The 4-in-1, priced at $22, is a clever combination of a glass of soup, a small green salad, a main course and a dessert. At a recent lunch, the main course was two miniature crab cakes. Mr. Smith serves a five-course tasting menu in the evening, priced at $77, or $107 with wine pairings.

Through the end of January, PS 7’s will offer the Restaurant Week menu: lunch for $20.07 and dinner for 30.07.

The menu for the extension of the promotion is limited but still studded with bargains. At lunch, it includes comfort foods such as pot roast; the hot brown (turkey sliced over rustic bread with Mornay sauce and topped with tomato and bacon); pumpkin ravioli; and fried chicken salad, as well as the butternut squash soup, scallop salad and roasted pumpkin ravioli.

The dinner menu includes the pork belly and scallop boudin and main courses of braised short ribs, veal loin, trout and rockfish.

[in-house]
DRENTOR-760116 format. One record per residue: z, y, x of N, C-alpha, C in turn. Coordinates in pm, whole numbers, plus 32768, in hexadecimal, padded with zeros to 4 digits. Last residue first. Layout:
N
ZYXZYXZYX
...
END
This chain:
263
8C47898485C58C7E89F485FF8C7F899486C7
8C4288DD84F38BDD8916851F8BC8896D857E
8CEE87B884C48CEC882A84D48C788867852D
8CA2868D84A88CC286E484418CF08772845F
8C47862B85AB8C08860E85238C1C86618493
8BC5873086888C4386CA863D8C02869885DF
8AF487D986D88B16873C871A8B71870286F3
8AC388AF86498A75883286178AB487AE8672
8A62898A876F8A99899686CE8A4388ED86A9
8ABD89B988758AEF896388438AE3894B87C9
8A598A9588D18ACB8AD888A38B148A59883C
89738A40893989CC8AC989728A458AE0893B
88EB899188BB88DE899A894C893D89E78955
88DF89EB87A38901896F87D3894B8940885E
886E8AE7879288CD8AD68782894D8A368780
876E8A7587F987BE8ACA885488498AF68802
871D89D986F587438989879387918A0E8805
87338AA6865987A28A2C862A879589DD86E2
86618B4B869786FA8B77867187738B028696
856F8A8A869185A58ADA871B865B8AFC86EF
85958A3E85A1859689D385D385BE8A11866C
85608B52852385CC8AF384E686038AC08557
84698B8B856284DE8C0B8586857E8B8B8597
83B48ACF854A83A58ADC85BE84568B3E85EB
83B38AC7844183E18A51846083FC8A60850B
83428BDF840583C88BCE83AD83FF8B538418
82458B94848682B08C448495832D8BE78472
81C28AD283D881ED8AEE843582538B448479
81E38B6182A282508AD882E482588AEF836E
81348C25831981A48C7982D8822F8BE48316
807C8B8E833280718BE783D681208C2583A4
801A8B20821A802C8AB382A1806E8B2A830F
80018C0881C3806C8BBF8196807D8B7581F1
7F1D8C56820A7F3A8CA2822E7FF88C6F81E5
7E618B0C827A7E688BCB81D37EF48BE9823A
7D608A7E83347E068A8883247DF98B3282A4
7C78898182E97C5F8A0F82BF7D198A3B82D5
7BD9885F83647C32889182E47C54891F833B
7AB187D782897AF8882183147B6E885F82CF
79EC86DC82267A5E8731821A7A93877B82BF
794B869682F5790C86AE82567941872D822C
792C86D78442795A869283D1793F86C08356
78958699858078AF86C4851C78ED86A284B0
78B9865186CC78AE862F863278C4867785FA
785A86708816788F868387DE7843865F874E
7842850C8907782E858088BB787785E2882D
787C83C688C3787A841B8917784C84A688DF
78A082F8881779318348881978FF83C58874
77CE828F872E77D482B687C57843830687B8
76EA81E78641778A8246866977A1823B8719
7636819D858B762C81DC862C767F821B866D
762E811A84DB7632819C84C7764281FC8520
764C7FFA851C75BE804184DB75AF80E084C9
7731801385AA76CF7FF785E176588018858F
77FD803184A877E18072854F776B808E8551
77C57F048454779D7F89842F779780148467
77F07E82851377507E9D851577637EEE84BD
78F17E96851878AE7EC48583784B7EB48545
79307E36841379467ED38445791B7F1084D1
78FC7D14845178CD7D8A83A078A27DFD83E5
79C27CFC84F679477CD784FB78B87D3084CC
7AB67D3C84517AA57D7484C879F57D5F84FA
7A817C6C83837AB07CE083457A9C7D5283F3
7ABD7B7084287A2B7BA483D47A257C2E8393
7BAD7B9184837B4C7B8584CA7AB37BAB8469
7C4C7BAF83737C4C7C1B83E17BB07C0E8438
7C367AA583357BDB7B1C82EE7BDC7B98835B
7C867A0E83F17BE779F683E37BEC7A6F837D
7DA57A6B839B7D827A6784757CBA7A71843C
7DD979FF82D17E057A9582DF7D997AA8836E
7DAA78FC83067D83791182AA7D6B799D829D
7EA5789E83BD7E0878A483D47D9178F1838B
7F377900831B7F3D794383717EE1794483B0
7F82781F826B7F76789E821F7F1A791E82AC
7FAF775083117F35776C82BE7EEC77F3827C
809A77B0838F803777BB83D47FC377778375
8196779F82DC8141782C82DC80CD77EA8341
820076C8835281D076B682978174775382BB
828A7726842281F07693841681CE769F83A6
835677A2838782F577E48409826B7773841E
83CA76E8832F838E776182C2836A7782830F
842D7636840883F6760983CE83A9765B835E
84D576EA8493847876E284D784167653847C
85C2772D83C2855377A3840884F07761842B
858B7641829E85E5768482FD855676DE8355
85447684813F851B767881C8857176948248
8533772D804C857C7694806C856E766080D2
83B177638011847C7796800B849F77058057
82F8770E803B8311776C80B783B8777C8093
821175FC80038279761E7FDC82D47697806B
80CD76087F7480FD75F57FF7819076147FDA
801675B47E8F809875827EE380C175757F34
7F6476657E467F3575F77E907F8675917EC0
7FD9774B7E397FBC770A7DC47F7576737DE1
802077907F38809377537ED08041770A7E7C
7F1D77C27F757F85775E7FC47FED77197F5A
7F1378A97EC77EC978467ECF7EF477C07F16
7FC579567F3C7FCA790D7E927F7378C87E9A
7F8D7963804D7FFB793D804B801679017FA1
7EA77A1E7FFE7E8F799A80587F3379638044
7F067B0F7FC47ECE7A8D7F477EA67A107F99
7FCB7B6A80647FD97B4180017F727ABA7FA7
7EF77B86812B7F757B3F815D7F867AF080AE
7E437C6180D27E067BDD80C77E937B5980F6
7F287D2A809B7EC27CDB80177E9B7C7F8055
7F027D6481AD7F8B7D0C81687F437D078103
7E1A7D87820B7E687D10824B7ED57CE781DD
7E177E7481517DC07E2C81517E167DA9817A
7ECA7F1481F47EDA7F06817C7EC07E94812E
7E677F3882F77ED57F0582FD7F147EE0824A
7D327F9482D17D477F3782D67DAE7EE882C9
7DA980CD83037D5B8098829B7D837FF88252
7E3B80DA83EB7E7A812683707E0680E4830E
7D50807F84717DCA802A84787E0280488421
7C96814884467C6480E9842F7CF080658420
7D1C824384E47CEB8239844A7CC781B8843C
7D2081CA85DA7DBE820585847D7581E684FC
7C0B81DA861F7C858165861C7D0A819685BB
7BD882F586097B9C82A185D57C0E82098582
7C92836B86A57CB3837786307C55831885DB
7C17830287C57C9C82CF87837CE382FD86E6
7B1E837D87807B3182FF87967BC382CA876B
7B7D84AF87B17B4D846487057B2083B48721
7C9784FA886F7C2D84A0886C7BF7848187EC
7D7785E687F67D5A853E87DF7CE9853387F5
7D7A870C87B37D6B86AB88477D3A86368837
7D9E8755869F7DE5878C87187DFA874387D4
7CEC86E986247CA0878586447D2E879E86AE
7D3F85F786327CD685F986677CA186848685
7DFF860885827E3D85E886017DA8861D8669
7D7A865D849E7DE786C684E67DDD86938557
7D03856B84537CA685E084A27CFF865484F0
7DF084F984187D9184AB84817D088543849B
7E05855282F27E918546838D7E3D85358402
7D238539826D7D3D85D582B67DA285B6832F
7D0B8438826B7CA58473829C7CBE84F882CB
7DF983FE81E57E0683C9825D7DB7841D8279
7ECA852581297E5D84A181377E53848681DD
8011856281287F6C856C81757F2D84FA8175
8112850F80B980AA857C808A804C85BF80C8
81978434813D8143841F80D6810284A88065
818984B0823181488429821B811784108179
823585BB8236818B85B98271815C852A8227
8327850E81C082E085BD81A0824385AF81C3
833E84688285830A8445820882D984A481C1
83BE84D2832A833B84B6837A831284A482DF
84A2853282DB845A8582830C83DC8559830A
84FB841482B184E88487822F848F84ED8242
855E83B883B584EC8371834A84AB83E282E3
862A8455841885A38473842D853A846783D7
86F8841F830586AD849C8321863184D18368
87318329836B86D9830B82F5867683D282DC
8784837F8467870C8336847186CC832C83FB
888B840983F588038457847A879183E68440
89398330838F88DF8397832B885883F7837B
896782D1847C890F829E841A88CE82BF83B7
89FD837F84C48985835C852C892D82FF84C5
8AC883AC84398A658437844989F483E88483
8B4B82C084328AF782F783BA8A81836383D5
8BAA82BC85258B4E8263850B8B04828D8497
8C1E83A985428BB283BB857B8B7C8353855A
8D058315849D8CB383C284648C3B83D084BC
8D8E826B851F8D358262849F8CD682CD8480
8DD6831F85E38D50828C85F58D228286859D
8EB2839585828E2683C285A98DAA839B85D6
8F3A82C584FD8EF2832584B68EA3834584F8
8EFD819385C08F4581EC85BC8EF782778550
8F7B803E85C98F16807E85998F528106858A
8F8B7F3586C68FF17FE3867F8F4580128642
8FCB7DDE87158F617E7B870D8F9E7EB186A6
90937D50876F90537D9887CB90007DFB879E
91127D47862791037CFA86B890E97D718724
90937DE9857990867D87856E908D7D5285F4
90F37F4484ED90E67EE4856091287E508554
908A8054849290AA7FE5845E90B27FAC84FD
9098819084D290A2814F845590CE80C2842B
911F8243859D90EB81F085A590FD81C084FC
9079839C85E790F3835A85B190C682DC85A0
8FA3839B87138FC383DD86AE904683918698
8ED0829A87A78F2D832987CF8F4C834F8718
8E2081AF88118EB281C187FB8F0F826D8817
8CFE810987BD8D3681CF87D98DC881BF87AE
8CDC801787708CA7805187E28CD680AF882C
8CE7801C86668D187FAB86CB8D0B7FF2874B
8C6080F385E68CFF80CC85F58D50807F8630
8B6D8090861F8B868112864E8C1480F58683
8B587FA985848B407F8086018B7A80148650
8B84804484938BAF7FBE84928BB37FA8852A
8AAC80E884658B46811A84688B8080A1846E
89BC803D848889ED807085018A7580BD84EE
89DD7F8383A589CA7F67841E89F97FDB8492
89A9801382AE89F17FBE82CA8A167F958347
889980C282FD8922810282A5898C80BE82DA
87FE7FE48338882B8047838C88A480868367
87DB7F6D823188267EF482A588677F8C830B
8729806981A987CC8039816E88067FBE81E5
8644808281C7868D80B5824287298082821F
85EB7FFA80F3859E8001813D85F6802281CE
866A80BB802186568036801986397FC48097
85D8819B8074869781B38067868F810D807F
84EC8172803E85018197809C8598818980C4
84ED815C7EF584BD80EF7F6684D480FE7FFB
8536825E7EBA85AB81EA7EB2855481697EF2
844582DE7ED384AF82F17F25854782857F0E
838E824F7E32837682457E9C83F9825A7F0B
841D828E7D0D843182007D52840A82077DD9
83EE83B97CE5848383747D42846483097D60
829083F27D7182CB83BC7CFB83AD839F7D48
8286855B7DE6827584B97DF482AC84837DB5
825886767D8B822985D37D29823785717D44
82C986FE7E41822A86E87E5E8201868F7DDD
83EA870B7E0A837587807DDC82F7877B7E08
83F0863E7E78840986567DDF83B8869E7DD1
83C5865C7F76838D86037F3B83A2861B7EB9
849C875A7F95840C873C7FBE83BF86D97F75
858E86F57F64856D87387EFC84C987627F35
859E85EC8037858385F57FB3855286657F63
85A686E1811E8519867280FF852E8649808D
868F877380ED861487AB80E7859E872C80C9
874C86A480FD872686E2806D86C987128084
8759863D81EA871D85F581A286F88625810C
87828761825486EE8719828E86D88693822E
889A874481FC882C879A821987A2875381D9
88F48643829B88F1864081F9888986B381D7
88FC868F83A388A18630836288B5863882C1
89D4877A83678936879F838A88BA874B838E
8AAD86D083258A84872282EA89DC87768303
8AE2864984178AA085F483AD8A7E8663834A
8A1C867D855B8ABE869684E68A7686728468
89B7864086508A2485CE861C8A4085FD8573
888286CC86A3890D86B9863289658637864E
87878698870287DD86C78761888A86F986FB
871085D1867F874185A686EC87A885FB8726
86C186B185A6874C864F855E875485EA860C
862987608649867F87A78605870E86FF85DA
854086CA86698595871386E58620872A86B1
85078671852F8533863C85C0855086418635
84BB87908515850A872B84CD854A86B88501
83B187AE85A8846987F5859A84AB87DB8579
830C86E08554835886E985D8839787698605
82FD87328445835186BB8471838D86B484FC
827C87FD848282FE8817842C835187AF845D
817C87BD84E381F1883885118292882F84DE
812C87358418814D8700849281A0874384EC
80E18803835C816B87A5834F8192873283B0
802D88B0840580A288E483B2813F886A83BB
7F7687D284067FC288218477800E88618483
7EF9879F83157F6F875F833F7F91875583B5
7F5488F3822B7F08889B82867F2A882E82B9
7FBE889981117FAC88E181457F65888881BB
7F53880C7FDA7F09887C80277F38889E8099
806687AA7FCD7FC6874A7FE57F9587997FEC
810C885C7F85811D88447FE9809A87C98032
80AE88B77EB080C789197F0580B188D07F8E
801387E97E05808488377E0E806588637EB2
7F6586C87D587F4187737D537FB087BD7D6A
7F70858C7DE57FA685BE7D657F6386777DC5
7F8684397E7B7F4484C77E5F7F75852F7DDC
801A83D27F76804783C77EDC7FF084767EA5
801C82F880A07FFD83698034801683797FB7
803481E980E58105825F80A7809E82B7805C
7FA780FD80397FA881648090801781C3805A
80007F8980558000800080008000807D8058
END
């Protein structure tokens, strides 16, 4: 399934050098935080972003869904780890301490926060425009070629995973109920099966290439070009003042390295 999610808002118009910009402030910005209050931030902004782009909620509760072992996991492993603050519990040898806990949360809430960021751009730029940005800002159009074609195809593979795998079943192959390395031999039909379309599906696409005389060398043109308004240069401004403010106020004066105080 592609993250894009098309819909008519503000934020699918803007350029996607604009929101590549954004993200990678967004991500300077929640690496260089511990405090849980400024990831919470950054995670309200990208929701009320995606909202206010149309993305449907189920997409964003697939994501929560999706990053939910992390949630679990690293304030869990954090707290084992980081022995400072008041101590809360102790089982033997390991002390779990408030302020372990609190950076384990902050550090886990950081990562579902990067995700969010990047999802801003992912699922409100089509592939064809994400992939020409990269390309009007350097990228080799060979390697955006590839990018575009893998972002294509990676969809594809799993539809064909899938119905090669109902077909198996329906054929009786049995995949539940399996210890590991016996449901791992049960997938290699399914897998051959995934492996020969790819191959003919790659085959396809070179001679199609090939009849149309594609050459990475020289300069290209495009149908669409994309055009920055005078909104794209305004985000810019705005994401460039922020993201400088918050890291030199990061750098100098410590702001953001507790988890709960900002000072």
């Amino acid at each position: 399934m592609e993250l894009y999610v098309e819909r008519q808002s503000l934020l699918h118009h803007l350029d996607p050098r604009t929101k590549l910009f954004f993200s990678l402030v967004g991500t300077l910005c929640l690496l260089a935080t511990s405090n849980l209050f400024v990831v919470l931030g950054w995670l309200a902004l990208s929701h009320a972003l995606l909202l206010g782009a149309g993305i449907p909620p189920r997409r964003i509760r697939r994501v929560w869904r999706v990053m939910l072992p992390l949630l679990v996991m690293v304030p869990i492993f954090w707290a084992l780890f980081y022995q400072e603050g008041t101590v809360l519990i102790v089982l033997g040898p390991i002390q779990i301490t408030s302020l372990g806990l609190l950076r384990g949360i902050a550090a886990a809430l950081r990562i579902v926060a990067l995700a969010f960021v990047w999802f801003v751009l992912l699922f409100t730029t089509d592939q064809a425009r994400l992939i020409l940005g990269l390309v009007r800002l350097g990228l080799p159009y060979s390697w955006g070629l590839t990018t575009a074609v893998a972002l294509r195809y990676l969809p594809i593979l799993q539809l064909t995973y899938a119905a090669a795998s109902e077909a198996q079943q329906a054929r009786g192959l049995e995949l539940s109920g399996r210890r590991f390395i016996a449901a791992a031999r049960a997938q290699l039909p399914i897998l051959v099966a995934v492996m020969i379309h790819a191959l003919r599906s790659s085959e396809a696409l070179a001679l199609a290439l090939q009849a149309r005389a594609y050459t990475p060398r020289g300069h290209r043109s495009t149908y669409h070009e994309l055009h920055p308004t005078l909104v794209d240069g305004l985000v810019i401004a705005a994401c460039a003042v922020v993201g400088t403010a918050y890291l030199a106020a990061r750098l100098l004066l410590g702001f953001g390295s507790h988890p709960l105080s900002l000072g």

PS 7’s wine list is reasonable and well thought out for its relative brevity. About a dozen each red and white wines are available, including glasses of 3- or 6-ounce sizes. Diners may bring their own bottles for a $20 corkage fee, with a maximum of two bottles.

The kitchen managed to cope with the surge in diners during Restaurant Week, but sometimes only barely. The wait between courses was occasionally a bit long (and our waiter seemed reluctant to push the kitchen), but each dish came to the table hot, beautifully presented and cooked perfectly. No mean feat.

RESTAURANT: PS 7’s, 777 I St. NW; 202/742-8550

HOURS: Lunch 11:30 a.m. to 2:30 p.m. Monday through Friday; dinner 5:45 to 9:45 p.m. Monday through Thursday, and until 10:45 p.m. Friday and Saturday

PRICES: Starters $7, $9 and $10 (lunch), $10, $12.50 and $15 (dinner); main courses $12.50 and $14.75 (lunch), $18 and $23 (dinner); desserts $7 and $12

CREDIT CARDS: All major cards

PARKING: Metered street parking; $10 dinner valet parking

ACCESS: Wheelchair accessible

METRO: Gallery Place (Red, Yellow and Green lines)


Copyright © 2018 The Washington Times, LLC. Click here for reprint permission.

The Washington Times Comment Policy

The Washington Times welcomes your comments on Spot.im, our third-party provider. Please read our Comment Policy before commenting.

 

Click to Read More and View Comments

Click to Hide